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NASA’s Dawn Spacecraft Snaps Photos of Mysterious Bright Regions in Dwarf Planet Ceres

Nov 21, 2016 04:18 AM EST
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NASA’s Dawn spacecraft has photographed a new dramatic view of the dwarf planet Ceres, capturing its central bright region.
(Photo : WikiImages / Pixabay)

NASA's Dawn spacecraft has captured a new image of the dwarf planet Ceres, showing the bright regions in one of its craters.

The new images show the planet's shadowy, cratered terrain called the Occator Crater, with a view of its central bright region and secondary, less reflective areas. The images were taken on Oct. 16 from the spacecraft's fifth science orbit where the sun's angle was different from those in previous orbits. At that point, Dawn was about 920 miles (1,480 kilometers) above Ceres, NASA said.

"This image captures the wonder of soaring above this fascinating, unique world that Dawn is the first to explore," Marc Rayman, Dawn's chief engineer and mission director at NASA's Jet Propulsion Laboratory in Pasadena, California, said in a statement.

The Occator Crater is 57 miles (92 kilometers) wide and 2.5 miles (4 kilometers) deep and shows evidence of recent geologic activity. According to the latest research, the bright material at the center of the crater is comprised of salts left behind after a briny liquid emerged from below, which turned into ice and then sublimated.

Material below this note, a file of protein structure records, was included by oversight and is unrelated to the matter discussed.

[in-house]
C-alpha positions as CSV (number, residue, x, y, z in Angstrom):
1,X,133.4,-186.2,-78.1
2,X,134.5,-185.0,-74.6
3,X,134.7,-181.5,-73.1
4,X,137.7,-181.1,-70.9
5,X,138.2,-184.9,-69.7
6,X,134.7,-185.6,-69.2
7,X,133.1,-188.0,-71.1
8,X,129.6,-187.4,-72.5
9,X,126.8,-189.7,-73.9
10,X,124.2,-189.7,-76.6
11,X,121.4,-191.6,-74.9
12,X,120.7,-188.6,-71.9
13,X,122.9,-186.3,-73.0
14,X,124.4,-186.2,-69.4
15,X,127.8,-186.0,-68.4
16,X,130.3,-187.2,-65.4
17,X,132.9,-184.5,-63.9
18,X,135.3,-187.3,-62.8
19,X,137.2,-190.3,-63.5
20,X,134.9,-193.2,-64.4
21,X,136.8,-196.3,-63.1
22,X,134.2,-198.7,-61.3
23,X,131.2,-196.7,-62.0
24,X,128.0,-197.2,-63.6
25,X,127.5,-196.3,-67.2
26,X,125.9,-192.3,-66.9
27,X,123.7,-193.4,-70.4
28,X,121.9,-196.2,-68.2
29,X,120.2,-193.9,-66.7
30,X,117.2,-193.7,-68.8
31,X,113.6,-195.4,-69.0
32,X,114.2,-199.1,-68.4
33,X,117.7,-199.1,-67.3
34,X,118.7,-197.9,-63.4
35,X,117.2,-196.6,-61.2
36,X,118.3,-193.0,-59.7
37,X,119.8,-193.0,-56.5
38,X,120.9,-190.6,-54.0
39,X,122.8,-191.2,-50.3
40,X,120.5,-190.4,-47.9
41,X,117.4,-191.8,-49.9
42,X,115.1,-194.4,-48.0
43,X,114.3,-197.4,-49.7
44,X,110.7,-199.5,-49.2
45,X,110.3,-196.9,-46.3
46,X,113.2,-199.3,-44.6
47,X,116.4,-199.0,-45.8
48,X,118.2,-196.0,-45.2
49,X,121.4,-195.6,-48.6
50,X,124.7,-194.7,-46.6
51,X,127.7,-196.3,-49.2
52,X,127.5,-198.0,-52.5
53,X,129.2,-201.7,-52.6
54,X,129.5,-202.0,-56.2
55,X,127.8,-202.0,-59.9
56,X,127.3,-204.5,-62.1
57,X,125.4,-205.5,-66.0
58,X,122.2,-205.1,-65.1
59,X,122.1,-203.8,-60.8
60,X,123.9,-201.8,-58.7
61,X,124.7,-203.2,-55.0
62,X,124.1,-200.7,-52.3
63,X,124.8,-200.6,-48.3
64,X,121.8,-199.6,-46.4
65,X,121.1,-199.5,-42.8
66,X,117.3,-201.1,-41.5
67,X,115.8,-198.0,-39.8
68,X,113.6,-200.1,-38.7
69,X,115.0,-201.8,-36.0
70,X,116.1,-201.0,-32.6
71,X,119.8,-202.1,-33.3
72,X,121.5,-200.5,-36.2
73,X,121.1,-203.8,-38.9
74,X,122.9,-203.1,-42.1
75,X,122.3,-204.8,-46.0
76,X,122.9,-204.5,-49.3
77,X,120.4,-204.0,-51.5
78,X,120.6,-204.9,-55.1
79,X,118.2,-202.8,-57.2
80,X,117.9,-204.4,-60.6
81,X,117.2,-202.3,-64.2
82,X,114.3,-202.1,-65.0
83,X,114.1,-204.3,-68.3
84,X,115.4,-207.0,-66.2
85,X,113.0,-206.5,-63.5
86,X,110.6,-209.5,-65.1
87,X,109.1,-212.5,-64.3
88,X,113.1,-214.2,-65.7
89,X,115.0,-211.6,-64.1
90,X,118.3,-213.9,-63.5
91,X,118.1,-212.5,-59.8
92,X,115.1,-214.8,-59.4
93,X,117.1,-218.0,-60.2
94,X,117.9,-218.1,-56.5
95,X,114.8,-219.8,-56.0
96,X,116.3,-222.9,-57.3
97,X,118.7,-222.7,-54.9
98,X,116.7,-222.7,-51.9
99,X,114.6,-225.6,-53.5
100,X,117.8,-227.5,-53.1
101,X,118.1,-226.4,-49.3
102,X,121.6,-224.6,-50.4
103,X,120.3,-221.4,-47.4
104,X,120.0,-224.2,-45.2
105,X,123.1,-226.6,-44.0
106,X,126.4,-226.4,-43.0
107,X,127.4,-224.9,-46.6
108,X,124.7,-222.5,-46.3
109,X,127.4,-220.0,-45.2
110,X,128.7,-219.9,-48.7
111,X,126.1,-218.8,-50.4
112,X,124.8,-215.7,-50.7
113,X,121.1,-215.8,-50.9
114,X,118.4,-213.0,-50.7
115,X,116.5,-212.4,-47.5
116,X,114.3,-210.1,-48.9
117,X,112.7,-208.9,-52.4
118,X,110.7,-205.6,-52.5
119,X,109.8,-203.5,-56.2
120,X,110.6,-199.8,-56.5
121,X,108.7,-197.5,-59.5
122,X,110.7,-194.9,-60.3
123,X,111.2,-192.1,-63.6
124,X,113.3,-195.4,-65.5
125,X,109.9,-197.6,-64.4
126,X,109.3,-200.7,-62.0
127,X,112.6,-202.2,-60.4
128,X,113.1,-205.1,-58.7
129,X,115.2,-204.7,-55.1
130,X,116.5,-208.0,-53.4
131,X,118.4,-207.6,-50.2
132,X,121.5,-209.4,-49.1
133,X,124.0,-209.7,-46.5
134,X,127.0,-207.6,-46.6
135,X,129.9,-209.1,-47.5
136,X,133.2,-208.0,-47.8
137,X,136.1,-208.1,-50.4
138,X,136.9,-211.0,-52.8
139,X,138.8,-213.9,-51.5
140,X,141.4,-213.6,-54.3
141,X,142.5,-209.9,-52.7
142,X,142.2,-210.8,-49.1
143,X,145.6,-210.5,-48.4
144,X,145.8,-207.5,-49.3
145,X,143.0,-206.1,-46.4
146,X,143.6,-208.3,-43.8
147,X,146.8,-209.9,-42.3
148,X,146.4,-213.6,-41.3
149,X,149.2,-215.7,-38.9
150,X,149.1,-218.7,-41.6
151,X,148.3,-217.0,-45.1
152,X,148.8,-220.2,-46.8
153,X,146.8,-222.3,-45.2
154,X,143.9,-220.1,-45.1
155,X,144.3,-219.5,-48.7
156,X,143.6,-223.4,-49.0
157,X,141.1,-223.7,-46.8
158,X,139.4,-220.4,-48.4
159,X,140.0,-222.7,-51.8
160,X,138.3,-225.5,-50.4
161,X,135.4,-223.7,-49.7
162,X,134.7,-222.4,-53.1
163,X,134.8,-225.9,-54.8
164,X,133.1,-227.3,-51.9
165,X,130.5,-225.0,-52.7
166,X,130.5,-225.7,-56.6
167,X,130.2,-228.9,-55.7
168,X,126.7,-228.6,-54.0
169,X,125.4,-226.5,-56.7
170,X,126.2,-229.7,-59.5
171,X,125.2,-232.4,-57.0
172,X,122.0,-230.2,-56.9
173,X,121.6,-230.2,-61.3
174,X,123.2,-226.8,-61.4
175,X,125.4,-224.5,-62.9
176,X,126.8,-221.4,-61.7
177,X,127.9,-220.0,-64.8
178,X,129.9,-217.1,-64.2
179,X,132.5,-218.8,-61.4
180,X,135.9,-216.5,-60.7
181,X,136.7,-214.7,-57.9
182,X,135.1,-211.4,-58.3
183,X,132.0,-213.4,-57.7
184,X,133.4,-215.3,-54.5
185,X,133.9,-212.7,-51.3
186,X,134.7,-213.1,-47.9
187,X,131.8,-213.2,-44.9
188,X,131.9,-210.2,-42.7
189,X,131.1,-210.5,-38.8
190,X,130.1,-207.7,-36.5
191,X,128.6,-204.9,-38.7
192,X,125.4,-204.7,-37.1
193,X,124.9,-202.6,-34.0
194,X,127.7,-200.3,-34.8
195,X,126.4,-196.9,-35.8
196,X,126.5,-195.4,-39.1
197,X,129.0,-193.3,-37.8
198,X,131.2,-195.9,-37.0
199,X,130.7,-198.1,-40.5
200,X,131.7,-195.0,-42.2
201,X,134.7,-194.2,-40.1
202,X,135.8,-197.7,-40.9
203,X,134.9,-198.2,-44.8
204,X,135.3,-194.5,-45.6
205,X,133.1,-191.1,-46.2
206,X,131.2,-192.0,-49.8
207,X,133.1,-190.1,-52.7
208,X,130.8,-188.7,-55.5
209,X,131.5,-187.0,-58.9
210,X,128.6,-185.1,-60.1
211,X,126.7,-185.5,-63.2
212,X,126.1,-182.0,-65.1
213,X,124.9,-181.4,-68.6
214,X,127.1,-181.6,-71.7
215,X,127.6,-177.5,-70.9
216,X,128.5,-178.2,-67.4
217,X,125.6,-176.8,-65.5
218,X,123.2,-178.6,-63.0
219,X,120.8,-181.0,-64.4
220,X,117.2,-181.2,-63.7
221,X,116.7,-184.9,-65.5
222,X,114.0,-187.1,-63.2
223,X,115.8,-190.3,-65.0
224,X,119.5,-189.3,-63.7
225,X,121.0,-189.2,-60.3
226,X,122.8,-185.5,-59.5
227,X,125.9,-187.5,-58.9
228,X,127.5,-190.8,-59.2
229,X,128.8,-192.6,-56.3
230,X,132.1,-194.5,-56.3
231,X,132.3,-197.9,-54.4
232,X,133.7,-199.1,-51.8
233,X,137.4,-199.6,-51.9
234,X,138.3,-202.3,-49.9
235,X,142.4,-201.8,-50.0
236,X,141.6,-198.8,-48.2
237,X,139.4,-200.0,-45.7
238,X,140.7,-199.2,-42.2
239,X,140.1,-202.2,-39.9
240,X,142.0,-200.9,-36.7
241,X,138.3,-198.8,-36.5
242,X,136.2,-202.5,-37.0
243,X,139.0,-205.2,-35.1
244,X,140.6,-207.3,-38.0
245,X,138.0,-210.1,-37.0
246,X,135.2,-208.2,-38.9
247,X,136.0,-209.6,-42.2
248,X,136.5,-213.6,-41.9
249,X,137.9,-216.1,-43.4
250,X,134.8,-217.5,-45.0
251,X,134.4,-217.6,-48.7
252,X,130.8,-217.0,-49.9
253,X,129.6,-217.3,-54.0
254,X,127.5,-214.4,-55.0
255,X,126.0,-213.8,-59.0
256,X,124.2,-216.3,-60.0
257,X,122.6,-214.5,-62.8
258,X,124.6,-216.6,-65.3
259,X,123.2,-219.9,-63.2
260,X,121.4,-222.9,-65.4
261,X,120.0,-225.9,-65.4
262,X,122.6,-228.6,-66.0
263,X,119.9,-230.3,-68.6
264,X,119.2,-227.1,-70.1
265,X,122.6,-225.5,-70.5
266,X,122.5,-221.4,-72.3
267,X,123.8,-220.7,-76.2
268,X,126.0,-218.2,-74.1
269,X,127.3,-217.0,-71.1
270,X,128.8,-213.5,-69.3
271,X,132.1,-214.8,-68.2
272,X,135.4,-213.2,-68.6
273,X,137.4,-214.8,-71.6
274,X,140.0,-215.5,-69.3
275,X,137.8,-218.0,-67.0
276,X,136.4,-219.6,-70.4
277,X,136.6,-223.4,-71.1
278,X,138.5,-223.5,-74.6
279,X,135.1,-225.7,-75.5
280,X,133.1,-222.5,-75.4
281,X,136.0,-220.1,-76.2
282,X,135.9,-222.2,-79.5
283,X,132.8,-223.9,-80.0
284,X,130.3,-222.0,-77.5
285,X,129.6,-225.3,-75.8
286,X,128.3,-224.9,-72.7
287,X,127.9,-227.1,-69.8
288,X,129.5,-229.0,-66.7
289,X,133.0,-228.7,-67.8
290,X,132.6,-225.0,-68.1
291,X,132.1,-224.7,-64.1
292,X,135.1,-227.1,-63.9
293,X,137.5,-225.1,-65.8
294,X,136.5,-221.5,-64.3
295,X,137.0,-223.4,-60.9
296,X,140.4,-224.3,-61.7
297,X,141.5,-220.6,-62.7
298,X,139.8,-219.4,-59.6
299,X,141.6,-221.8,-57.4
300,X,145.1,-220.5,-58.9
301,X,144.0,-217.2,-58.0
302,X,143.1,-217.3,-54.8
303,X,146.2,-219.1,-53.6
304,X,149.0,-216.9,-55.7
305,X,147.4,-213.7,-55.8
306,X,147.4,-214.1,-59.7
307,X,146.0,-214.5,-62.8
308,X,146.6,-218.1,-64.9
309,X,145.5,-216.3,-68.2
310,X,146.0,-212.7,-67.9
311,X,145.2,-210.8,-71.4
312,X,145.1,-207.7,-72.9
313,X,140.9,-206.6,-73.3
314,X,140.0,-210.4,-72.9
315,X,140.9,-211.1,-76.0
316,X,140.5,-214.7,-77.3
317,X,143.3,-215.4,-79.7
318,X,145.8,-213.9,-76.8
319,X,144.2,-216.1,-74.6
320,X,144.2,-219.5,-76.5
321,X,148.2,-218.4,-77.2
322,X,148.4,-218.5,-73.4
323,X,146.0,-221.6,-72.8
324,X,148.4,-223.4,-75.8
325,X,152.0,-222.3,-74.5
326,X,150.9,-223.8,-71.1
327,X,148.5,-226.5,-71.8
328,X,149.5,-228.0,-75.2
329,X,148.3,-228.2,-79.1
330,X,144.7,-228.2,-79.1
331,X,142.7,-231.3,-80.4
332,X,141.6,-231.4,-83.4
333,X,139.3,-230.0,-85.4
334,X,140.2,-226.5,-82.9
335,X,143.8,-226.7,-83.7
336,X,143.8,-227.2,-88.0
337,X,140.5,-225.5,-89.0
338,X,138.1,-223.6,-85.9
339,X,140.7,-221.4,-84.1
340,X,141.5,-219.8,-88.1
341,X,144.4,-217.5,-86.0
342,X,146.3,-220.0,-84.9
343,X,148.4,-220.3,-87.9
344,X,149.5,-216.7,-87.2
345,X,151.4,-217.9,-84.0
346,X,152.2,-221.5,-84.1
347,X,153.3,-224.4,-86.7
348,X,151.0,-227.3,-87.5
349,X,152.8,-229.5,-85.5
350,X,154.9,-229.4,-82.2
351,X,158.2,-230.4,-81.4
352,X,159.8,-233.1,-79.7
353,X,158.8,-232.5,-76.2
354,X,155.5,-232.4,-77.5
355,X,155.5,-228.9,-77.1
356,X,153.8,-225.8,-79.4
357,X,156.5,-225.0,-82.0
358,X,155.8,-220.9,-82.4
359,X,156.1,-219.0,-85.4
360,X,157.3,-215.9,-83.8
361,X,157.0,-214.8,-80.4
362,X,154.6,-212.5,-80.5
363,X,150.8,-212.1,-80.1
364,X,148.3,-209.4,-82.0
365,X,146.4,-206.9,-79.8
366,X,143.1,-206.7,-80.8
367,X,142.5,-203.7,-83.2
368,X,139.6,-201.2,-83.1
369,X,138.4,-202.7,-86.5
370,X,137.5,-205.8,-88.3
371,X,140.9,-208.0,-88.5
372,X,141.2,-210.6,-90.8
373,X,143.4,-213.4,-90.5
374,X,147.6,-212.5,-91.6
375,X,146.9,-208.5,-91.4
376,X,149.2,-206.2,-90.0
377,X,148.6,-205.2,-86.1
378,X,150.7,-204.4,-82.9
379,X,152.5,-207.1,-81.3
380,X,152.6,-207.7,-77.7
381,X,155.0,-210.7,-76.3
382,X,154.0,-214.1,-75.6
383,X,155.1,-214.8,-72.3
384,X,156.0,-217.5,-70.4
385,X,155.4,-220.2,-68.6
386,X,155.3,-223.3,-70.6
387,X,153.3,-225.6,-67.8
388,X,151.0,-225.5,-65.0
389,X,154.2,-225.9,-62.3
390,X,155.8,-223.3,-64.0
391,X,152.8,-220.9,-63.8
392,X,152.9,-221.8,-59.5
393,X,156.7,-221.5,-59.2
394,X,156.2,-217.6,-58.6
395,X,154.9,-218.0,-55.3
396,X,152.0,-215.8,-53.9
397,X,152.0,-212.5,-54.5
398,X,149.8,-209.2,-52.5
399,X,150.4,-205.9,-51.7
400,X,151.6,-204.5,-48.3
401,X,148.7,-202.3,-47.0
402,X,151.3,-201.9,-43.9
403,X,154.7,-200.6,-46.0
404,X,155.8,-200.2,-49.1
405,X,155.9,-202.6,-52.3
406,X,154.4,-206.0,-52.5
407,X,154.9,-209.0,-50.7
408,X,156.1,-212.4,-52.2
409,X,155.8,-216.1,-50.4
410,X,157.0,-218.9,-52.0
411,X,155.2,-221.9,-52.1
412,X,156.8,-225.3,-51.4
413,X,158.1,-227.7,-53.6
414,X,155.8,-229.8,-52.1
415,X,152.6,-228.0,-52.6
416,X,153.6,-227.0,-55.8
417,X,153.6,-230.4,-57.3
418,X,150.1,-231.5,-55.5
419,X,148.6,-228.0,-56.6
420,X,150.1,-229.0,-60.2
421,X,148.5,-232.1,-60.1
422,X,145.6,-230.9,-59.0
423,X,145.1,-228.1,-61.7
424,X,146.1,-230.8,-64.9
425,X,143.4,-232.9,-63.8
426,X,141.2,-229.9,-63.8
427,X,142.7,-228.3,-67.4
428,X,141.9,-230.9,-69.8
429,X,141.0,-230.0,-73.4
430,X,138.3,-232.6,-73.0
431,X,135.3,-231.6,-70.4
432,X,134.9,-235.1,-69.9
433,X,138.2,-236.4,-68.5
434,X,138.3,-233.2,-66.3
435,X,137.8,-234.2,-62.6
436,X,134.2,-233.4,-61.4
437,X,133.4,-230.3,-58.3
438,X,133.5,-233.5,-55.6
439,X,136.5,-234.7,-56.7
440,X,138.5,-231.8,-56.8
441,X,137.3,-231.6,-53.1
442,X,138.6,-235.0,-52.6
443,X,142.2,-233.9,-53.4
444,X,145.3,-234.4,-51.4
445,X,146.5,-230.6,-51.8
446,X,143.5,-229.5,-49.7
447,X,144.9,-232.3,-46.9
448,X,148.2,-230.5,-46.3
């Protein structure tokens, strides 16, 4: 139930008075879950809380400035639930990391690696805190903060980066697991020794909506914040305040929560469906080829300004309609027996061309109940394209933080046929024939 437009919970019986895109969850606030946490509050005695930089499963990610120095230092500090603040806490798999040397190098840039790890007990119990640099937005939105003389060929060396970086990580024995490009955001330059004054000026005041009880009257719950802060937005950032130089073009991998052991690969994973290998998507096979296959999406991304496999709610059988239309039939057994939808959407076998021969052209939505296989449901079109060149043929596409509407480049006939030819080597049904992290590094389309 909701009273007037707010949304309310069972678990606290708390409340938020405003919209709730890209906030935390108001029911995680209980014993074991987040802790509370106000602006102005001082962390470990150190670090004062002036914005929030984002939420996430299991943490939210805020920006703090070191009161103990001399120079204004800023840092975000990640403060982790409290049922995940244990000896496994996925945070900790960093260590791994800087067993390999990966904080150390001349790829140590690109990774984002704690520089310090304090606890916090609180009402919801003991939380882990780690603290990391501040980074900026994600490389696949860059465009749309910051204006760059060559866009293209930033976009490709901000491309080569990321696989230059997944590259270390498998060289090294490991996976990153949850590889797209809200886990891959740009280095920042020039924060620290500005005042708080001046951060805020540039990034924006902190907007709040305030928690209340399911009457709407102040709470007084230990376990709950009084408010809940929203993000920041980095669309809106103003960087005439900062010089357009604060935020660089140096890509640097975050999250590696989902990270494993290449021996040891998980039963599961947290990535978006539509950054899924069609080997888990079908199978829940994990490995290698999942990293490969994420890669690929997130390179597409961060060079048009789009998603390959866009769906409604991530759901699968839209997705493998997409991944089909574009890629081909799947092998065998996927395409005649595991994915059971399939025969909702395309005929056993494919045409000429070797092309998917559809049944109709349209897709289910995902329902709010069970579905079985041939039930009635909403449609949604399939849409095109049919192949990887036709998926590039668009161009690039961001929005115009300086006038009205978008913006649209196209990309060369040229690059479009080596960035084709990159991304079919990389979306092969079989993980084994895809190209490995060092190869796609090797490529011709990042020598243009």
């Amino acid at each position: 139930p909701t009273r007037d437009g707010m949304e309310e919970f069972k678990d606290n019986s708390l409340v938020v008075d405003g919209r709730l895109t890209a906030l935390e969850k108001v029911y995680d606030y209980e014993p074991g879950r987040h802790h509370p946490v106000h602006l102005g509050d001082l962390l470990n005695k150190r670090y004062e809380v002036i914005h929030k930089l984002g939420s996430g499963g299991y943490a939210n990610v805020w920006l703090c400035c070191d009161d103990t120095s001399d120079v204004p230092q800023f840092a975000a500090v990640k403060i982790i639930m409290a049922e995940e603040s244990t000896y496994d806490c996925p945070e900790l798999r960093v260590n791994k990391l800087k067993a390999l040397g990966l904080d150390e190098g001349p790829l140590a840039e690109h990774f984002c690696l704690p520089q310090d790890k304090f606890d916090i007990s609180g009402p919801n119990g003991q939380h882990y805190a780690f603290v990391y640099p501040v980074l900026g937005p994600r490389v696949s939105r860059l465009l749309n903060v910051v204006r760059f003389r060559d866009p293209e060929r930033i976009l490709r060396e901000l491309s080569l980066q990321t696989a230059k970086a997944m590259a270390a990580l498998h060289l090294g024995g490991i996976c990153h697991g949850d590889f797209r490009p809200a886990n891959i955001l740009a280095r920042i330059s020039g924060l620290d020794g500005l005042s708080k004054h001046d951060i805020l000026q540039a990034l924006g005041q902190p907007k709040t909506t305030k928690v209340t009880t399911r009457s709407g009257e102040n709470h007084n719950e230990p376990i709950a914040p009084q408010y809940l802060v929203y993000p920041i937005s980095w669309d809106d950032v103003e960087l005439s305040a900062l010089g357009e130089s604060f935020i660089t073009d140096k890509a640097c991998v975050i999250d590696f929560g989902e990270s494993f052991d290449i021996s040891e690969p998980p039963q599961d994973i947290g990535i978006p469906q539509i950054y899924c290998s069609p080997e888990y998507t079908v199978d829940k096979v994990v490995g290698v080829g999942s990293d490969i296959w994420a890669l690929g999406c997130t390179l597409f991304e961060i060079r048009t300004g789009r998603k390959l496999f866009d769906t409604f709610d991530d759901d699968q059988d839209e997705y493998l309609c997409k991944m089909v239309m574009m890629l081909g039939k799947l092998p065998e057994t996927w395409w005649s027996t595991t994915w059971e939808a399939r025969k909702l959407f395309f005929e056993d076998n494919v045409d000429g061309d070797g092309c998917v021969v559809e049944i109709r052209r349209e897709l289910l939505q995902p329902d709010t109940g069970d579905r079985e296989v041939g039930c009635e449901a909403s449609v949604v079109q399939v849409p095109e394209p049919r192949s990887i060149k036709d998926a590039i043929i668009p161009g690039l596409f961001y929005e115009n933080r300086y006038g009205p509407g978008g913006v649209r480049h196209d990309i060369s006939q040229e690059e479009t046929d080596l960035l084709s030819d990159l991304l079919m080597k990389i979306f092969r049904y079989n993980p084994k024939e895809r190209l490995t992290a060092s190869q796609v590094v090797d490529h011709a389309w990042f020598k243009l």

The impact that formed the crater millions of years ago may have unearthed material that covered the area outside the crater, which may have triggered the upwelling of the salty liquid, NASA said.

Dawn scientists have released another image at the German Aerospace Center in Berlin showing how Ceres' colors would appear to the human eye. The view combines images of Dawn's first science orbit in 2015 using the framing camera's red, green and blue filters. The color was calculated based on how Ceres reflects different wavelengths of light.

Ceres is the closest dwarf planet to Earth and the biggest member of the asteroid belt located between Mars and Jupiter, measuring about 585 miles in diameter. Dawn had begun its journey to Ceres in 2012 after studying the asteroid Vesta -- the brightest asteroid in the solar system -- and had been gathering tens of thousands of images and other information from the dwarf planet since arriving in March 2015. The mission has been extended since July, sending the spacecraft to a new science orbit.

On Nov. 4, NASA's Dawn spacecraft began making its way to a sixth science orbit, which will be over 4,500 miles (7,200 kilometers) from the dwarf planet Ceres.

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